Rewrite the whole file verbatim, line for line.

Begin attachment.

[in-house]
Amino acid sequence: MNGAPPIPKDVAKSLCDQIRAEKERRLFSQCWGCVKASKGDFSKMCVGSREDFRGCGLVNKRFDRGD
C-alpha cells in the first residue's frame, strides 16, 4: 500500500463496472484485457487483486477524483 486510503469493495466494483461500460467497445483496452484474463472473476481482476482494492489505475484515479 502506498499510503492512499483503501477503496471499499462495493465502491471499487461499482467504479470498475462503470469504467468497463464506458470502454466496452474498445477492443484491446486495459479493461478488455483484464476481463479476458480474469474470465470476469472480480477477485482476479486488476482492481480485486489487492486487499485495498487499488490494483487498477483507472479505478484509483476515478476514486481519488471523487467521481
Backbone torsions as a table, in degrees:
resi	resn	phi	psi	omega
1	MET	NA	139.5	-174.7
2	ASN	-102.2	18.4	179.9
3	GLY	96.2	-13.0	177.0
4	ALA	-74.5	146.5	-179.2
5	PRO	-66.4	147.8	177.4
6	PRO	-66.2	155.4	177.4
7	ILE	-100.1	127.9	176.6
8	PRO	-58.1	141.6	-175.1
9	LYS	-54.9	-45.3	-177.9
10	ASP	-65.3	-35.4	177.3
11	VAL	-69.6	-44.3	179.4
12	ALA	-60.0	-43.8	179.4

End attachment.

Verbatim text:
[in-house]
Amino acid sequence: MNGAPPIPKDVAKSLCDQIRAEKERRLFSQCWGCVKASKGDFSKMCVGSREDFRGCGLVNKRFDRGD
C-alpha cells in the first residue's frame, strides 16, 4: 500500500463496472484485457487483486477524483 486510503469493495466494483461500460467497445483496452484474463472473476481482476482494492489505475484515479 502506498499510503492512499483503501477503496471499499462495493465502491471499487461499482467504479470498475462503470469504467468497463464506458470502454466496452474498445477492443484491446486495459479493461478488455483484464476481463479476458480474469474470465470476469472480480477477485482476479486488476482492481480485486489487492486487499485495498487499488490494483487498477483507472479505478484509483476515478476514486481519488471523487467521481
Backbone torsions as a table, in degrees:
resi	resn	phi	psi	omega
1	MET	NA	139.5	-174.7
2	ASN	-102.2	18.4	179.9
3	GLY	96.2	-13.0	177.0
4	ALA	-74.5	146.5	-179.2
5	PRO	-66.4	147.8	177.4
6	PRO	-66.2	155.4	177.4
7	ILE	-100.1	127.9	176.6
8	PRO	-58.1	141.6	-175.1
9	LYS	-54.9	-45.3	-177.9
10	ASP	-65.3	-35.4	177.3
11	VAL	-69.6	-44.3	179.4
12	ALA	-60.0	-43.8	179.4